Trucks crossing into China's autonomous province of Inner Mongolia are now charged 10 yuan each, and 0.1 per cent of the worth of the cargo if it is beyond 10,000 yuan, which includes copper and coking coal among other things. Mongolia is in the grip of severe winter, and the Chinese action is affecting movement of essential commodities, he said.

China's actions hold unhappy portends for China's One-Belt-One-Road (OBOR) policy, if countries on China's periphery can be arbitrarily subjected to economic sanctions if they go against Beijing's diktat.


The emphasized portion is something India can and must use to its advantage.

Ardeshir
BRFite
Posts: 1081
Joined: 15 Jan 2008 03:10
Location: Londonistan/Nukkad

Re: India-Mongolia: News and Analysis

Postby Ardeshir » 02 Jan 2017 10:59

To be taken with a pinch of salt, as the author appears to be a standard Dilli 'Analyst'.
http://www.eurasiareview.com/30122016-i ... -analysis/

India Drives Mongolia Into China’s Submission – Analysis

Ambassador Gonchig Ganbold, who met Ministry of External Affairs (MEA) officials, told a leading English daily: “It’s important that India raises its voice against the unilateral measures China is taking against us which is hurting our people especially when severe winter is upon us.” Silence, he said, could be construed as giving China a “pass” for its behaviour.

The MEA spokesman’s response was: As a close friend of Mongolia, which India regards as its ‘third neighbour’ and ‘spiritual neighbour’, we are ready to work with the Mongolian people in this time of their difficulty.

However, Modi Administration was in a funk. There was no trace of the muscle the Prime Minister had displayed to much applause in Ulaanbaatar in May 2015. Any action to ease Mongolia’s difficulties would have meant inviting China’s wrath. Predictably, the political leadership turned a deaf ear to Mongolia’s desperate plea for help.

As a result, on December 21, Ulaanbaatar apologised abjectly to Beijing. Mongolian Foreign Minister Tsend Munkh-Orgil promised that the Dalai Lama would no longer be allowed to enter his country.

Ulaanbaatar fell in line and Beijing resumed the stalled talks for a loan of $4.2 billion. Without China’s financial assistance, the Mongolian economy would collapse.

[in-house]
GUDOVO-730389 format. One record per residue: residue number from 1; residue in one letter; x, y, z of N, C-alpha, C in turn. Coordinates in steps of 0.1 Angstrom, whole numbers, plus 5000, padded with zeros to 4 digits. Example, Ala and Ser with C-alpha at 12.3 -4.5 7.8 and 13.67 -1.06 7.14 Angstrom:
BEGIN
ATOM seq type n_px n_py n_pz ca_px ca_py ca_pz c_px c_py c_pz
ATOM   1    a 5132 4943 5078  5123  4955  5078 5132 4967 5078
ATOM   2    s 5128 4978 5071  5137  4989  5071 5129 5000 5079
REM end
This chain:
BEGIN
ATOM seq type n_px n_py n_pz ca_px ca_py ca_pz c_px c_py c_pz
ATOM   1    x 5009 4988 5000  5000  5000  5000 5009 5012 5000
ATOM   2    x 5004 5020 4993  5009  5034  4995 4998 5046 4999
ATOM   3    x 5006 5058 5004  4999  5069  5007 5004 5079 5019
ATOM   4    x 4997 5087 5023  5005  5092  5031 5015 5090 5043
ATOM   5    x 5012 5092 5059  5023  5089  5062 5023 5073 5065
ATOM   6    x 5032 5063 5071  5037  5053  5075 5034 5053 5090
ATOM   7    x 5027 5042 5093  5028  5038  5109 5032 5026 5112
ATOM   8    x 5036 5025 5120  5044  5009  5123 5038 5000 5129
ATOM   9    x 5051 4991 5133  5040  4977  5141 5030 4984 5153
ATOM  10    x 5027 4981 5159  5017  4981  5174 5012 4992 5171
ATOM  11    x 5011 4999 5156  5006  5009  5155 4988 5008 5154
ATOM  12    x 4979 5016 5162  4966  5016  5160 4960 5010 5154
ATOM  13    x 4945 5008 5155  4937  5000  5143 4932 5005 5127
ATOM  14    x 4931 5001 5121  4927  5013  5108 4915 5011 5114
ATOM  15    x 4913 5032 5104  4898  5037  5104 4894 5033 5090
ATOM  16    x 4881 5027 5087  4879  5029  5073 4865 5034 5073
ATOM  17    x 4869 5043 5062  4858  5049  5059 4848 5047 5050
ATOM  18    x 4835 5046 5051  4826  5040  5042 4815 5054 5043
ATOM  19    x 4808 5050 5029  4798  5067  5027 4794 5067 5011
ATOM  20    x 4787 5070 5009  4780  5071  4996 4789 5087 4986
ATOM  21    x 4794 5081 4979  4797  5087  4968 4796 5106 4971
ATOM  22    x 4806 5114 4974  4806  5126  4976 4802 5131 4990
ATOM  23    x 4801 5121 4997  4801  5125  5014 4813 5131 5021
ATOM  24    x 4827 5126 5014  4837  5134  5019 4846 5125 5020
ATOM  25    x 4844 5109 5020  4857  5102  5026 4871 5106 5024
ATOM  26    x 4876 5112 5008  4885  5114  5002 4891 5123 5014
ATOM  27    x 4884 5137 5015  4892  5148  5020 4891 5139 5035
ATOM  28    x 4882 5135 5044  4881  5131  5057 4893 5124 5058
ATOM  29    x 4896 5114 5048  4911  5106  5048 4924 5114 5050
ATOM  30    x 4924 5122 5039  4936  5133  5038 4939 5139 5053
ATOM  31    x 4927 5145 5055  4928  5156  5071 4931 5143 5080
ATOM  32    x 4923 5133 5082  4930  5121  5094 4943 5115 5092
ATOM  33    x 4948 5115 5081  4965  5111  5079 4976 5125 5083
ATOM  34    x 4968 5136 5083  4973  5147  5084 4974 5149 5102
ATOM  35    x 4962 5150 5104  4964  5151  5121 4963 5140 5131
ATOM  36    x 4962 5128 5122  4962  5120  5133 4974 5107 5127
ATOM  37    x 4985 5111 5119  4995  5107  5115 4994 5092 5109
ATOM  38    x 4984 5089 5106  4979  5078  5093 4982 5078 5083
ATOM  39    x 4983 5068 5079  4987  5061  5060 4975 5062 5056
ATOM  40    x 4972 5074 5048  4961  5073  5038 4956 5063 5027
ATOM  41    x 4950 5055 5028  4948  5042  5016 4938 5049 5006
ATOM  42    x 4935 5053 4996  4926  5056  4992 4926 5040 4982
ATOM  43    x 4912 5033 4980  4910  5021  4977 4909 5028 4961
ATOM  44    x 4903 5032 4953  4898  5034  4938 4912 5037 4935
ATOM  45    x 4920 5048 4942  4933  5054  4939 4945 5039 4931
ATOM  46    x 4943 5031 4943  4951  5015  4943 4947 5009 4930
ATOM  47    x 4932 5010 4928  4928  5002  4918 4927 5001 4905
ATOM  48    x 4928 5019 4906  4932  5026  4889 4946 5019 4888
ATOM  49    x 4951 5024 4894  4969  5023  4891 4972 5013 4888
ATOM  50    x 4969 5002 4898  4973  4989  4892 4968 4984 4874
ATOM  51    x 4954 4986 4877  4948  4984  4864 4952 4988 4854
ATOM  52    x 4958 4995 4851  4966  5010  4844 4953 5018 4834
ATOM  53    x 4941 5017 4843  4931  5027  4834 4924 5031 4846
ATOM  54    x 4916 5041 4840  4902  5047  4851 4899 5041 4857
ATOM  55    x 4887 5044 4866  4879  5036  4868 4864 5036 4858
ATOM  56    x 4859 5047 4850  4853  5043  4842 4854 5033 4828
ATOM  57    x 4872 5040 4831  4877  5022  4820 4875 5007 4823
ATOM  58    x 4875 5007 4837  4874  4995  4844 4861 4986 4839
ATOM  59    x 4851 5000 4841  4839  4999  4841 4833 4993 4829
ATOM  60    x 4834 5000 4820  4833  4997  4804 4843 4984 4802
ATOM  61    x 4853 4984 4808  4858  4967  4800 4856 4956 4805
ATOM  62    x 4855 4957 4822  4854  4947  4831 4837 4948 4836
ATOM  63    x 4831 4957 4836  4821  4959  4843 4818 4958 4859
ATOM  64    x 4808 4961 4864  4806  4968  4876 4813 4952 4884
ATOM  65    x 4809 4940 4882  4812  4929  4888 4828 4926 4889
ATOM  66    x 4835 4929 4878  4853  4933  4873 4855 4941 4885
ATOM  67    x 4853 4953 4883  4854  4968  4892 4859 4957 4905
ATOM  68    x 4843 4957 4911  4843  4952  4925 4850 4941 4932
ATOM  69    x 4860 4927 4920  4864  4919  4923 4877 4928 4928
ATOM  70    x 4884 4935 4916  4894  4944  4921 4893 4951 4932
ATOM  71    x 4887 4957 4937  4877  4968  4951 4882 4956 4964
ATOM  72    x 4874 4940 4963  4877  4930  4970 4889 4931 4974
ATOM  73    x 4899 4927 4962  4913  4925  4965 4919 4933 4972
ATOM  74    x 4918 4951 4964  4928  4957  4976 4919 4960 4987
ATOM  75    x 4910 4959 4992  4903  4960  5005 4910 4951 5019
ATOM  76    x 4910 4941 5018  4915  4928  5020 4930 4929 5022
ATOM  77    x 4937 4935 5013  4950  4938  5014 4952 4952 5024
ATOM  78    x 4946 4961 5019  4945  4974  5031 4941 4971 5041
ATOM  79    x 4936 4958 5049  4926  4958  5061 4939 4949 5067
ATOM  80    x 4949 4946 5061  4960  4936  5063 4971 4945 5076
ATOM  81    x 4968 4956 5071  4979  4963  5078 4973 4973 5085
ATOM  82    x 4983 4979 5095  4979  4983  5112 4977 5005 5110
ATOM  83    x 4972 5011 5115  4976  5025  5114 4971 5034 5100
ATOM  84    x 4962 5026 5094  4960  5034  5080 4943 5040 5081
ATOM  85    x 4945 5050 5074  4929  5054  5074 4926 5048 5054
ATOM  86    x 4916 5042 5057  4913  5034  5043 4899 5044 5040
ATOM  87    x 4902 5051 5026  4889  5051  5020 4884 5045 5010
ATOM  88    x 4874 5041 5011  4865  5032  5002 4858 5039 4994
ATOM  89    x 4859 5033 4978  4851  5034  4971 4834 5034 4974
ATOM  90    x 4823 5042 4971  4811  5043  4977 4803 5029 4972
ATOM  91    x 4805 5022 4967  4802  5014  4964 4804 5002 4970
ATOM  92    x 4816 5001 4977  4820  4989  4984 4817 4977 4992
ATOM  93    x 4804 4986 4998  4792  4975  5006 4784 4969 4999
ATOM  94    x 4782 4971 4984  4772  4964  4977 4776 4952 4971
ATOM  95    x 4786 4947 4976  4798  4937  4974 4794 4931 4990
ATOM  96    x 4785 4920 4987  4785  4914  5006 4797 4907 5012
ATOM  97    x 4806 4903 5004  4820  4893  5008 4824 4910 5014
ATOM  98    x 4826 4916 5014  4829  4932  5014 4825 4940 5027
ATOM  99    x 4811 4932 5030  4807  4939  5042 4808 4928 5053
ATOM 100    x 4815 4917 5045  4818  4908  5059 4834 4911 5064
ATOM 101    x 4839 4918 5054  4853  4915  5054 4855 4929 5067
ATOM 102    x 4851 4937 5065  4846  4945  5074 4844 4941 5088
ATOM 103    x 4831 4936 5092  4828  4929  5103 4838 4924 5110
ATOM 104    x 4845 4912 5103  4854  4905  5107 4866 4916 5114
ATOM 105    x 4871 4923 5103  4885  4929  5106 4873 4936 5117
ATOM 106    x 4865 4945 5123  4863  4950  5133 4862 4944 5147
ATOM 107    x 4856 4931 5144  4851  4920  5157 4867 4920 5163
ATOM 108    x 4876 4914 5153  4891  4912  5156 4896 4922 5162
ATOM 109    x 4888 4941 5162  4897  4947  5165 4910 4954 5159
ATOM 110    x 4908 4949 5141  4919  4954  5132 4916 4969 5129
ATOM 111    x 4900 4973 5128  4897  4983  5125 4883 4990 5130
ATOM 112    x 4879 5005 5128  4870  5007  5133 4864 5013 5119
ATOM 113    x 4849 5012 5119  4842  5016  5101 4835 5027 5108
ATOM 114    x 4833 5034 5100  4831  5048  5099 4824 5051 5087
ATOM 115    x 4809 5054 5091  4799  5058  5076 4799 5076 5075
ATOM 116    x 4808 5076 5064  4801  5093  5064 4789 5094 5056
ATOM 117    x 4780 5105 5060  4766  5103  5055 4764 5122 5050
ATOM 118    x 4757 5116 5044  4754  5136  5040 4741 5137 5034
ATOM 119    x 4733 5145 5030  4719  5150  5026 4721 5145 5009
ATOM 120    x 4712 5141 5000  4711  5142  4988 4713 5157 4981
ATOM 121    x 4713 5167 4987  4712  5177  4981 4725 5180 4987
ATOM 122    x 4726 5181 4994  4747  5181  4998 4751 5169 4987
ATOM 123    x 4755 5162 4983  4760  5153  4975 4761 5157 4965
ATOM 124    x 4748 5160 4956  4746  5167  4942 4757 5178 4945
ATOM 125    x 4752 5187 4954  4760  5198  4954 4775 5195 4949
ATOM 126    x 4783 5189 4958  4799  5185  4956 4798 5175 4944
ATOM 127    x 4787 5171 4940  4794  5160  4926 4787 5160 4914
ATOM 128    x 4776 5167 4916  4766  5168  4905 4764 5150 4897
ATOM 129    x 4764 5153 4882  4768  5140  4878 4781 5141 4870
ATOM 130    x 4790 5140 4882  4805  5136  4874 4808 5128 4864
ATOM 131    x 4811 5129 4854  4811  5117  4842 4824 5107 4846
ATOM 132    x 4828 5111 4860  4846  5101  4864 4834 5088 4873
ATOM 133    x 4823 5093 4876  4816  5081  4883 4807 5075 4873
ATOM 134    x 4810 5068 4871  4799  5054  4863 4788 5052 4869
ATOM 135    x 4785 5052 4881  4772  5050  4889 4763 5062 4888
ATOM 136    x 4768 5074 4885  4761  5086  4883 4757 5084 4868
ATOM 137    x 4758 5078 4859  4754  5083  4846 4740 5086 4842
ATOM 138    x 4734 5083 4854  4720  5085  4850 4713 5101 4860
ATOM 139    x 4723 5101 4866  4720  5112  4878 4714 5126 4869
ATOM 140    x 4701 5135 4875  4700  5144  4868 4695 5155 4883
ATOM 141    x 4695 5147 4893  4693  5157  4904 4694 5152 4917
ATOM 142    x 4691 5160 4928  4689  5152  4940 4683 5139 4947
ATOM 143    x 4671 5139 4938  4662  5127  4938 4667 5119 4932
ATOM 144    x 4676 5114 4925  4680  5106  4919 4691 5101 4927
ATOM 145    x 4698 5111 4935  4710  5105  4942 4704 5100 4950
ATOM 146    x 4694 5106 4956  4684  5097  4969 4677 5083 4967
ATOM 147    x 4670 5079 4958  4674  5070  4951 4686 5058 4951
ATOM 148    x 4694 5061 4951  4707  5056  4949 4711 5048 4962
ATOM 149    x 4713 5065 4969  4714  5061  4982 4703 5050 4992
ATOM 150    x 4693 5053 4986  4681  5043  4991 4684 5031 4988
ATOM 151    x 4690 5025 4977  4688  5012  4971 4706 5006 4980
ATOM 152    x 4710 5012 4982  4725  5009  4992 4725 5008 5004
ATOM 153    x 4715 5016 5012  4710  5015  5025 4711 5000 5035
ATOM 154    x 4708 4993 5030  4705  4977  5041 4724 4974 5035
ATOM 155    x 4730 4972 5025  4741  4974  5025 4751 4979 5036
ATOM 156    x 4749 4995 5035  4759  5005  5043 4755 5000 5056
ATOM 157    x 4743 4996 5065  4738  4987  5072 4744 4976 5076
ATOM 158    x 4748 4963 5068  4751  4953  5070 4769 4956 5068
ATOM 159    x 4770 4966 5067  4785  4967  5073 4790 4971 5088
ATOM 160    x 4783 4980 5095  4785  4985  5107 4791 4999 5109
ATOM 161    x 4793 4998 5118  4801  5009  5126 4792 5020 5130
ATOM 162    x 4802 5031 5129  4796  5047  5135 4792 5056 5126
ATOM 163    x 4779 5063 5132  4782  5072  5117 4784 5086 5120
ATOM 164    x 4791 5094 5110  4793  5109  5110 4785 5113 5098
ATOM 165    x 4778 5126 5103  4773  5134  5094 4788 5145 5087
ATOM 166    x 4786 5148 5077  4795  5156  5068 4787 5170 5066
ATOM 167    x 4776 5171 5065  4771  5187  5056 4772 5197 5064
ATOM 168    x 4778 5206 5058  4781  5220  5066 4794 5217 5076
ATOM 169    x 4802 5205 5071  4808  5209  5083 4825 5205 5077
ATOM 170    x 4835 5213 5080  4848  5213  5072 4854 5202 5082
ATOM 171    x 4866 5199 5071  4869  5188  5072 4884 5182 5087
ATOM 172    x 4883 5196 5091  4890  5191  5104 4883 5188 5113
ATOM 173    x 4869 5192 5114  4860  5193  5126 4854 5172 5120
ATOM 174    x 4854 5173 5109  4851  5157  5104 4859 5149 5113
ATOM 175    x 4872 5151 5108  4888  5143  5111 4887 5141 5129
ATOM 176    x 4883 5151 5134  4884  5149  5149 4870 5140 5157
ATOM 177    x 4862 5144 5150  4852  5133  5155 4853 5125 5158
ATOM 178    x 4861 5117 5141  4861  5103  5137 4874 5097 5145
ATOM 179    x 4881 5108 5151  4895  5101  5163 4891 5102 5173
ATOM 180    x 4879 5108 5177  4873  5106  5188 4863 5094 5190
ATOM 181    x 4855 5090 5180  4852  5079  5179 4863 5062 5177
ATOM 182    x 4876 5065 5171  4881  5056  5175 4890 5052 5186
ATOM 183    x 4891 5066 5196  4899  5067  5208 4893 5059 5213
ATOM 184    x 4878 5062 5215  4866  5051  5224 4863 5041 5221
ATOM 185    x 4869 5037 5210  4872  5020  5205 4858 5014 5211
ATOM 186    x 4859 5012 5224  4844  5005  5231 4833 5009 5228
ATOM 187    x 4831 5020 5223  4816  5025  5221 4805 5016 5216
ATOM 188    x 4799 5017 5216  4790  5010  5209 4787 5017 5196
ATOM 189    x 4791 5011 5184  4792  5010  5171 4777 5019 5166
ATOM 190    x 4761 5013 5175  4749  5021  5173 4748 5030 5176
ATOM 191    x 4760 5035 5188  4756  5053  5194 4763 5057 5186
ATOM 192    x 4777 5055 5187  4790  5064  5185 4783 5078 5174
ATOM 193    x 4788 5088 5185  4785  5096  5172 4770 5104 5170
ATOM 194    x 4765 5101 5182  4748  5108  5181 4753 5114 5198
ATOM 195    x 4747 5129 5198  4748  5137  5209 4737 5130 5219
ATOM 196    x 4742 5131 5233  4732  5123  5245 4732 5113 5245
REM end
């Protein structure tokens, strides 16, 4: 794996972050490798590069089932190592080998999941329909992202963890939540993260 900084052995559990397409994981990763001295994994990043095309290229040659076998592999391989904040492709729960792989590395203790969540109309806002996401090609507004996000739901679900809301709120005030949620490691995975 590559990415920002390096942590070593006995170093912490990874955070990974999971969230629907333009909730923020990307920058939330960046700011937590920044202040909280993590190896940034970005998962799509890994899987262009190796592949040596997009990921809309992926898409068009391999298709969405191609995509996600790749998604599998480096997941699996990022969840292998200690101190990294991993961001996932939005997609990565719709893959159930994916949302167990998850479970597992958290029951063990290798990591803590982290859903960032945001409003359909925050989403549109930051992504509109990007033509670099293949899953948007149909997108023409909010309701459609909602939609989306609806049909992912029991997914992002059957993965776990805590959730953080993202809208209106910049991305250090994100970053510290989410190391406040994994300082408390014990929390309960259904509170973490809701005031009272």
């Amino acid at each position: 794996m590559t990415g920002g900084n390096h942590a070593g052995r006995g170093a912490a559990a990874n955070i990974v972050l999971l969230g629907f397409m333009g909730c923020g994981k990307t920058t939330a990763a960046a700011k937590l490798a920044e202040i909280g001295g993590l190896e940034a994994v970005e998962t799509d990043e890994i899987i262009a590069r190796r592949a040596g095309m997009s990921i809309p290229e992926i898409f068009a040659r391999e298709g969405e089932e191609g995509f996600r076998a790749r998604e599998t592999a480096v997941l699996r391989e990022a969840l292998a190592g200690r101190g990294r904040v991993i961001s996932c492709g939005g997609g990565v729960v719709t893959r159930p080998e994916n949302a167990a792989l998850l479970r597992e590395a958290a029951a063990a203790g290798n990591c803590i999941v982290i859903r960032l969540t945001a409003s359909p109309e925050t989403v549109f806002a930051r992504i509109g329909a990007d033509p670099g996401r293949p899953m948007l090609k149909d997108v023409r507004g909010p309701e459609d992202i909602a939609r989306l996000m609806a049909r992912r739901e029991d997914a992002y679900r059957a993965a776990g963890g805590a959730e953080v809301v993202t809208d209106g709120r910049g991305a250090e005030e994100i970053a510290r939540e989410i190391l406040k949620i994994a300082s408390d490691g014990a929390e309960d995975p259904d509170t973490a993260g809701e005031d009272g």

It is game, set and match to Beijing. This was an entirely avoidable fiasco arising from sheer misjudgement on the part of Mongolia, the Dalai Lama and the Government of India.


Any thoughts on this?

Avik
BRFite
Posts: 193
Joined: 06 Oct 2009 00:16

Re: India-Mongolia: News and Analysis

Postby Avik » 02 Jan 2017 13:24

^^^^^^^^
the esteemed author of the Mongolia article is one Shastri Ramachandran, who's biography states that he is :

Senior Editor with the China Daily and the Global Times in Beijing

Avik
BRFite
Posts: 193
Joined: 06 Oct 2009 00:16

Re: India-Mongolia: News and Analysis

Postby Avik » 02 Jan 2017 13:27


sum
BRF Oldie
Posts: 9966
Joined: 08 May 2007 17:04
Location: (IT-vity && DRDO) nagar

Re: India-Mongolia: News and Analysis

Postby sum » 02 Jan 2017 13:51

Thereby hangs a sordid tale of how the cookie crumbled in the steppes; how the itinerant dream merchant fed false hopes to a credulous but friendly and trusting people; and, how Mongolia – when squeezed by China to apologise for the Dalai Lama’s visit and promise to never again invite him – learned the hard way that India would neither come to its aid nor deliver on its promises.

Initially thought it was shri.MKB article going by the sheer venow spewing out of it

sum
BRF Oldie
Posts: 9966
Joined: 08 May 2007 17:04
Location: (IT-vity && DRDO) nagar

Re: India-Mongolia: News and Analysis

Postby sum » 15 Mar 2017 10:23

X-post:
sum wrote:Was this ever posted earlier?
Lesson from Mongolia

Mongolian intelligence has a secret agreement with the Research and Analysis Wing and the National Technical Research Organisation - which is directly under the Prime Minister's Office (PMO) - for forensic analysis of the entire raw cyber data traffic that goes across its border into China. The Mongolia-China crossing is a goldmine for such raw data given the lie of the land for global cyber traffic.

In the long run, this agreement is critical to preventing a possible cyber attack from China against Indian computer networks, especially national security networks including those of India's defence forces. The crucial agreement was finalised after China hacked computers in Manmohan Singh's PMO and other ultra-sensitive Indian establishments.


Return to “Strategic Issues & International Relations Forum”

Who is online

Users browsing this forum: No registered users and 118 guests